Date: April 2, 2019
By: Frederik Balfour and Chinmei Sung
- Taipei ranked 8th among cities for those with $30 Million plus
- Many of the family fortunes were built from factories in China
To show off a $50 million Mark Rothko painting that Sotheby’s plans to sell in New York, the auction house took it to Asia to tempt wealthy bidders. Outside of the company’s regional base in Hong Kong, the artwork made only one stop — not Shanghai or Tokyo or Singapore, but Taipei.
“We take the art to where the buyers are,” said Patti Wong, chairman of Sotheby’s Asia, who hosted a two-day preview attended by Maggie and Richard Tsai and Yageo Corp. chairman Pierre Chen. “The Taiwanese market is hugely important for us.”
China may be minting billionaires faster than anywhere else, but Taiwan has been building fortunes since the 1950s. According to Knight Frank’s 2019 Wealth Report, Taipei was eighth in a global list of cities ranked by the number of ultra-high-net-worth individuals, with 1,519 people who have at least $30 million in assets. And the property firm predicts that number will rise to 1,864 by 2023.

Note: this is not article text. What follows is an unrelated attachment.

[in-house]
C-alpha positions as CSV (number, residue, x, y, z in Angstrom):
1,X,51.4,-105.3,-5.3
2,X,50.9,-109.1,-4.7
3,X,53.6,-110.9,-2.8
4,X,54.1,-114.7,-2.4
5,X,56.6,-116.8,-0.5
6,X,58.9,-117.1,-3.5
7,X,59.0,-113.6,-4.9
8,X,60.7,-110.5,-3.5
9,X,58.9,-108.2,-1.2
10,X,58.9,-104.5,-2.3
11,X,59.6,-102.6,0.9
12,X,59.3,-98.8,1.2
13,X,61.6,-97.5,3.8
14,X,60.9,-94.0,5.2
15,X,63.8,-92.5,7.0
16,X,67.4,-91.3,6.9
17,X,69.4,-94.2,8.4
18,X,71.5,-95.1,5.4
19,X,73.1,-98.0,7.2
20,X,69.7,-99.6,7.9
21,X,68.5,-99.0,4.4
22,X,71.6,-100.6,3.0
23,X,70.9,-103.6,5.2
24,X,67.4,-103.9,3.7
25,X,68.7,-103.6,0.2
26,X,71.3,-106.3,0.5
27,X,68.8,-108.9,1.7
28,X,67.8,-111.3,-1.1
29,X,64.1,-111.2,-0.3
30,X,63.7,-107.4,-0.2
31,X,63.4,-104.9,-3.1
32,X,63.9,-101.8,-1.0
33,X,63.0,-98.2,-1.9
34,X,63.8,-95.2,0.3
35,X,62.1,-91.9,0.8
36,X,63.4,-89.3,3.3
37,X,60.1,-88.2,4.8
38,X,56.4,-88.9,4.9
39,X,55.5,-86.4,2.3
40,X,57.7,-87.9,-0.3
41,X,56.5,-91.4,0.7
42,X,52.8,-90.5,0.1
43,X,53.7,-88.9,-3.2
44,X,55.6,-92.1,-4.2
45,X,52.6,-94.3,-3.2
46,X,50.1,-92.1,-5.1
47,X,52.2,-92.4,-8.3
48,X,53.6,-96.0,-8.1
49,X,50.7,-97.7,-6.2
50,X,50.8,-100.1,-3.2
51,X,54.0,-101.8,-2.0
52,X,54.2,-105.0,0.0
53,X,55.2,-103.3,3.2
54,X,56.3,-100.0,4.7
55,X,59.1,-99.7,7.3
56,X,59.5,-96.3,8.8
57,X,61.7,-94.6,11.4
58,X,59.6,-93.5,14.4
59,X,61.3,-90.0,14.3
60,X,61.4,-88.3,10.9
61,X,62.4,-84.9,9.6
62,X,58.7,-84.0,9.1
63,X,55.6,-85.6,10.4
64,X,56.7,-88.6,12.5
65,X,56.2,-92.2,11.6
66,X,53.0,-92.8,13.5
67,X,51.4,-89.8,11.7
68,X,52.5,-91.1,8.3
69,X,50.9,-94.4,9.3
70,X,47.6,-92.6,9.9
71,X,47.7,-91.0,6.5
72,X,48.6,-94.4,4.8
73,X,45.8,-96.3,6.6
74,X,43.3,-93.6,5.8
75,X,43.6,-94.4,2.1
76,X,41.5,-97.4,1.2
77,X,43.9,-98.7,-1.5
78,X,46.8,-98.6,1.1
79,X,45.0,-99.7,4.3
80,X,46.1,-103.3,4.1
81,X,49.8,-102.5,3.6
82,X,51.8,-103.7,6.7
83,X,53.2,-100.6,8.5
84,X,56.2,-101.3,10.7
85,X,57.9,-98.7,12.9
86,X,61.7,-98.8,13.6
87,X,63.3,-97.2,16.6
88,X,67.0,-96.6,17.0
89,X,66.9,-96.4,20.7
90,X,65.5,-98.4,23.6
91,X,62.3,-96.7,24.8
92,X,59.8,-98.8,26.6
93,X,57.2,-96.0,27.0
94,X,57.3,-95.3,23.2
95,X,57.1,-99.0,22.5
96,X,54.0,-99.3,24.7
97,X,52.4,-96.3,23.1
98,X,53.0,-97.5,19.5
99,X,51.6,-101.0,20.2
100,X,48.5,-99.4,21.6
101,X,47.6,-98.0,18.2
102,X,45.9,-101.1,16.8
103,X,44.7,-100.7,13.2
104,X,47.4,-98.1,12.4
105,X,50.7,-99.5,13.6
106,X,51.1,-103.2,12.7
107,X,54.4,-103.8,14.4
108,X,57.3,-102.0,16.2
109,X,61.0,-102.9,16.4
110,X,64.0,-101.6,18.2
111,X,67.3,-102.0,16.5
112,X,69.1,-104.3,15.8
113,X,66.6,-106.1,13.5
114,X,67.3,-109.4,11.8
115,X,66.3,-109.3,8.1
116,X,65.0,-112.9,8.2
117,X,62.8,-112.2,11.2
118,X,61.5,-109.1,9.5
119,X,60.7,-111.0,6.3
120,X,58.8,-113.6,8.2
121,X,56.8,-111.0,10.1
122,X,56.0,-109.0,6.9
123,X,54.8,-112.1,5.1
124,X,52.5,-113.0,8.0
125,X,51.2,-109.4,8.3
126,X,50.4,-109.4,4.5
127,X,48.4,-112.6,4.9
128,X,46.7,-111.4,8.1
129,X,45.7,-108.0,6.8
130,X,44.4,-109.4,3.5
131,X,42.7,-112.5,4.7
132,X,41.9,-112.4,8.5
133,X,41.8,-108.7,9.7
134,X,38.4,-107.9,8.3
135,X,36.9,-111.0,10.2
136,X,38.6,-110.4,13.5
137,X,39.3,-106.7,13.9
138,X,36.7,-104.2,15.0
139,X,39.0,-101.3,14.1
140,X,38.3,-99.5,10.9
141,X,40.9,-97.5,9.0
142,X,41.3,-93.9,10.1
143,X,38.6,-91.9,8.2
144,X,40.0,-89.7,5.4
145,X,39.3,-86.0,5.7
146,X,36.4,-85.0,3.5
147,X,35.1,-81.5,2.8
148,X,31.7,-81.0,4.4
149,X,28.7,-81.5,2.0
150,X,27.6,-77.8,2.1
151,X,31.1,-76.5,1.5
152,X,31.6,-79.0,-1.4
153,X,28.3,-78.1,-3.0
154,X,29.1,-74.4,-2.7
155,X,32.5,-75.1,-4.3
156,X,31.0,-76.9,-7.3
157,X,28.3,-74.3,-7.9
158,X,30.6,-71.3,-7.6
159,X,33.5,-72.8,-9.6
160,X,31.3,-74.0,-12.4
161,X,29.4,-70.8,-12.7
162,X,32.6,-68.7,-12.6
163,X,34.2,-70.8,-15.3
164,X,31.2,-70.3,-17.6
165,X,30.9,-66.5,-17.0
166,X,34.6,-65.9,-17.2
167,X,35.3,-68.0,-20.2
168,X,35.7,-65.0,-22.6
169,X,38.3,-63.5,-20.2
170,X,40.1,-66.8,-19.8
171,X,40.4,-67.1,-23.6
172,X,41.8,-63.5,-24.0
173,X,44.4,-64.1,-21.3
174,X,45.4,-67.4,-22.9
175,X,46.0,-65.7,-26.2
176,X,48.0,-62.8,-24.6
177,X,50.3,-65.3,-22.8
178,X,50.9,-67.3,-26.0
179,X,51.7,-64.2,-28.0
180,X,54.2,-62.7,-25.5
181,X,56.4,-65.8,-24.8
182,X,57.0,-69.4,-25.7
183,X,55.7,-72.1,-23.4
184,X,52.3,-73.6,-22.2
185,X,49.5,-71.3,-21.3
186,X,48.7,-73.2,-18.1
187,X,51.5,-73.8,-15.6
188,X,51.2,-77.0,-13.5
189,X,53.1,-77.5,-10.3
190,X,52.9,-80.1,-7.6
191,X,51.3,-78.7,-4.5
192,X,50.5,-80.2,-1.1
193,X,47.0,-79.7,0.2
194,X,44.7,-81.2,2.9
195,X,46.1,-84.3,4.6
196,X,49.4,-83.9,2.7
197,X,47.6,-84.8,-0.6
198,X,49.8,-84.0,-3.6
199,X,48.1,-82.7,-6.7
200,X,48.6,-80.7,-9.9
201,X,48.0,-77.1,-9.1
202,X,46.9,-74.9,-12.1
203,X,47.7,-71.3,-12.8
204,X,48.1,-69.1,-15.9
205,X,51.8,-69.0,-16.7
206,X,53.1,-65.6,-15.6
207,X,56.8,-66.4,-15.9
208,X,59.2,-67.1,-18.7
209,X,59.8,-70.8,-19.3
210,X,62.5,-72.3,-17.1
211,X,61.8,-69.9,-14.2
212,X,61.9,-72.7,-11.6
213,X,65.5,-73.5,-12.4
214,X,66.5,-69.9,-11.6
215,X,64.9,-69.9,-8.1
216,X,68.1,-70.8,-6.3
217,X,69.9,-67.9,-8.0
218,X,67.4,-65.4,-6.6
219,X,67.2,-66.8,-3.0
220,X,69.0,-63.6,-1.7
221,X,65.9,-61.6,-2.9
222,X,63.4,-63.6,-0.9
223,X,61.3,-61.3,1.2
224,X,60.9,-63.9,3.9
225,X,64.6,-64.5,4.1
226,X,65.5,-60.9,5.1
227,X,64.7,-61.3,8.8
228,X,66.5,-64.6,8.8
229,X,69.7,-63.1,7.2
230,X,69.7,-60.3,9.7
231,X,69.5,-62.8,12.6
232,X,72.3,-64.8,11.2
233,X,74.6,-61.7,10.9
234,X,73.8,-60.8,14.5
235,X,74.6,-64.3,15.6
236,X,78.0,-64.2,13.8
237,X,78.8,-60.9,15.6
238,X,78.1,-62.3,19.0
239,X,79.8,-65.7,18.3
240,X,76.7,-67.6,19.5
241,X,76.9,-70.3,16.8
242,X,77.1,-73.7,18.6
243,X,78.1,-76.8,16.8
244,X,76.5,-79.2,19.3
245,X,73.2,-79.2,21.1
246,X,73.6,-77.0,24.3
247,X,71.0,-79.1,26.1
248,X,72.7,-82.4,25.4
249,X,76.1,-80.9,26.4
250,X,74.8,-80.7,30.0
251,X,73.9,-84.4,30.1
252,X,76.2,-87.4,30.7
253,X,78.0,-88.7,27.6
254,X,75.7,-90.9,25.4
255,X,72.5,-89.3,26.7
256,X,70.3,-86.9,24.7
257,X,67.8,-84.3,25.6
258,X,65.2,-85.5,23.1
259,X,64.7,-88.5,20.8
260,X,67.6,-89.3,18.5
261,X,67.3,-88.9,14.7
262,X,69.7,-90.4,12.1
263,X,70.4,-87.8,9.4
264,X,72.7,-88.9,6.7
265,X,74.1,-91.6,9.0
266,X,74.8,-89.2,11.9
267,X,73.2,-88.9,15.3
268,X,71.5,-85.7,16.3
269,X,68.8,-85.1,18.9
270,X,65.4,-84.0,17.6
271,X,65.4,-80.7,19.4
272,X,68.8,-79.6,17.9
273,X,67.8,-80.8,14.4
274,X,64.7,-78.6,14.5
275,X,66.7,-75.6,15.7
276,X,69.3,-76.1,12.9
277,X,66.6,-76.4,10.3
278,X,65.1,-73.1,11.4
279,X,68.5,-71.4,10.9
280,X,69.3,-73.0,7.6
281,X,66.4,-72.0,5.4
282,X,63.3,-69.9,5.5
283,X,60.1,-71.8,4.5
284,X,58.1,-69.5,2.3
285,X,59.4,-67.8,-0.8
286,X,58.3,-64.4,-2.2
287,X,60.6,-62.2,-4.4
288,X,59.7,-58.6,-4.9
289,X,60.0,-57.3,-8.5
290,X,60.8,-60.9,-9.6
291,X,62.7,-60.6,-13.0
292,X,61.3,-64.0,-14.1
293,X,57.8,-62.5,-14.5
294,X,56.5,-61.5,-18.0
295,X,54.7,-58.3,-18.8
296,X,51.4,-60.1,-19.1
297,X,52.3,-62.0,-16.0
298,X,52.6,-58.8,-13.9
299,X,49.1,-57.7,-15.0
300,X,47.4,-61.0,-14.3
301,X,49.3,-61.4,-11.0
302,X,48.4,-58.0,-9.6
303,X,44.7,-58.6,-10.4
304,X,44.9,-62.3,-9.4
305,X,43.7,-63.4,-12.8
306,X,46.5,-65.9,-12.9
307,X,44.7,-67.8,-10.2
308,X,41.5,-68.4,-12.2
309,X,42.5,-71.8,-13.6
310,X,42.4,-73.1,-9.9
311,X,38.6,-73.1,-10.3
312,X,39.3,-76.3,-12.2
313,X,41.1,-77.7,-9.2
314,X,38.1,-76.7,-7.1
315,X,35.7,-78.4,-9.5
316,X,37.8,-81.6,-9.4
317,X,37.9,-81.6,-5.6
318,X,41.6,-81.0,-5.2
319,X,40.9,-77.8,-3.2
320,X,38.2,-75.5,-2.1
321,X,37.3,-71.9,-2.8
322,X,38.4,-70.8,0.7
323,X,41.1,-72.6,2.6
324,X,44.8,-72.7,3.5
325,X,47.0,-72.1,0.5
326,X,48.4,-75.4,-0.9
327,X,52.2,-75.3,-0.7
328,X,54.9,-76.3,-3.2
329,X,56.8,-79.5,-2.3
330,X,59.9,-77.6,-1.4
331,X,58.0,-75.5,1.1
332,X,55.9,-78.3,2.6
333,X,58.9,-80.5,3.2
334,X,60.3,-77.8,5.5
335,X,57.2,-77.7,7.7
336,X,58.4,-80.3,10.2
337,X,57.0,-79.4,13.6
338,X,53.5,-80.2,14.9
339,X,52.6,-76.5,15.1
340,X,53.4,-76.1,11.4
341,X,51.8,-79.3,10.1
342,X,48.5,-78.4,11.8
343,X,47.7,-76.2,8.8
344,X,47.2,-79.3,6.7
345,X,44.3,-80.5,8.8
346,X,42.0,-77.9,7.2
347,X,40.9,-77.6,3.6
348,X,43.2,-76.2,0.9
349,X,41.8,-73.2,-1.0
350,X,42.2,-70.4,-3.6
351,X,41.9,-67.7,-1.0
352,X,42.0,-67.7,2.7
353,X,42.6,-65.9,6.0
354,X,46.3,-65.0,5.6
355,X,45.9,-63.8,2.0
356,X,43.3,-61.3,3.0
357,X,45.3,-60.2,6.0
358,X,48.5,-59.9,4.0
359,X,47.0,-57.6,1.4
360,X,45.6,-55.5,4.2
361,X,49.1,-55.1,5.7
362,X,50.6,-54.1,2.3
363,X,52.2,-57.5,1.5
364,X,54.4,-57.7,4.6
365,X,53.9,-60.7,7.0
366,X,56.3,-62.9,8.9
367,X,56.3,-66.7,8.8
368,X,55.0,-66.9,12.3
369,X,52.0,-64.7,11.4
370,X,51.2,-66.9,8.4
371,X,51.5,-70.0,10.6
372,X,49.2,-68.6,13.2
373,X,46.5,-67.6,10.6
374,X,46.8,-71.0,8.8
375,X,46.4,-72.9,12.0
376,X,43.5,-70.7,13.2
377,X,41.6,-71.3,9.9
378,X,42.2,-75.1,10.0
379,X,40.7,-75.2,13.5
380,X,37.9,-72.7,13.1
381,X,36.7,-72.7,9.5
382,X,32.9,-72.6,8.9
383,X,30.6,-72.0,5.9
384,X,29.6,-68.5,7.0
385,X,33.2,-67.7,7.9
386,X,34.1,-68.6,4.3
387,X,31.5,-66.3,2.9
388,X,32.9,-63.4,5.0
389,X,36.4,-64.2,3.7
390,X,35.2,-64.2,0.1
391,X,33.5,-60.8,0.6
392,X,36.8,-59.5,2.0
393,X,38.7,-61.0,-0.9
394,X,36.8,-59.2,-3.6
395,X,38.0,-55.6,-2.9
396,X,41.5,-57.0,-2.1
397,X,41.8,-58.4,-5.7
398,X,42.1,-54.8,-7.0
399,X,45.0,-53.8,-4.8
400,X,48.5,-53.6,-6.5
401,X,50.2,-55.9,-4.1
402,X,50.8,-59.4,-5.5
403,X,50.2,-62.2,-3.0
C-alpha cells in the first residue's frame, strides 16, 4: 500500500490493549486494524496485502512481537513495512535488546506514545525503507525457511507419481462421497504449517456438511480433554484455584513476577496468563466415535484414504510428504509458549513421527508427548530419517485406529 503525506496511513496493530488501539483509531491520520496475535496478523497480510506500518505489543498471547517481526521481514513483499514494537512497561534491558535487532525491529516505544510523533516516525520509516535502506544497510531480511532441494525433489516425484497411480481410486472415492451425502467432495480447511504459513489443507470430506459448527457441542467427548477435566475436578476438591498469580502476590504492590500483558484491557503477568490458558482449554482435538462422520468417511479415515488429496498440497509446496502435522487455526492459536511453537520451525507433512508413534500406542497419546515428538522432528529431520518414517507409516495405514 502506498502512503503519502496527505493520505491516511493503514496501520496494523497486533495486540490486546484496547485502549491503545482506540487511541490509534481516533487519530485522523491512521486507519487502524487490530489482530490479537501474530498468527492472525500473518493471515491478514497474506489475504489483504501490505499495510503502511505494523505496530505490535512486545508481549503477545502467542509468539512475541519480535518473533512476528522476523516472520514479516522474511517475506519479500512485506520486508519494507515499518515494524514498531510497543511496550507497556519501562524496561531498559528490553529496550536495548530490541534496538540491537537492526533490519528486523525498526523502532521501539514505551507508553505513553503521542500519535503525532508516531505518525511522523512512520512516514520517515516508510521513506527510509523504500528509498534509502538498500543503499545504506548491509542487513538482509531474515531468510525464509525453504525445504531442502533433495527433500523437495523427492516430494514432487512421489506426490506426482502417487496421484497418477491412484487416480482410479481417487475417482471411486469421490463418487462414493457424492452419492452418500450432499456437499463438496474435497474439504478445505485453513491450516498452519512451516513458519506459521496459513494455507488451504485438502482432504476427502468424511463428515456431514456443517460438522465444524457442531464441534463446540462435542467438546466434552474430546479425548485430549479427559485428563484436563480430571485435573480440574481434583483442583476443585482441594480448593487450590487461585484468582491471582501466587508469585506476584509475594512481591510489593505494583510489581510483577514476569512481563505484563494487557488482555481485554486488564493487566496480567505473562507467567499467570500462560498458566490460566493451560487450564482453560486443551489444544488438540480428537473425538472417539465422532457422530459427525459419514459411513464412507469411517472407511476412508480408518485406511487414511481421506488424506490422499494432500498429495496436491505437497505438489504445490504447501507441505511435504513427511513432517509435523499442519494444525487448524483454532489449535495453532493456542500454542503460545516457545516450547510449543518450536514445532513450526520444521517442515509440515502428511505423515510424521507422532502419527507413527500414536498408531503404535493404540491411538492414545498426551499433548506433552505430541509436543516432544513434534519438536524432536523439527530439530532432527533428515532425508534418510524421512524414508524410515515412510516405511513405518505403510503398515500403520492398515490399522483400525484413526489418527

Wealth creation on the island of 23.6 million people took off in the 1970s with the proliferation of hundreds of small manufacturers cranking out everything from televisions to Barbie dolls that fueled Taiwan’s export-led growth. By the 1980s, the city had moved up the value chain, making electronic components and goods, led by computer companies and chip makers such as Acer Inc. and Taiwan Semiconductor Manufacturing Co.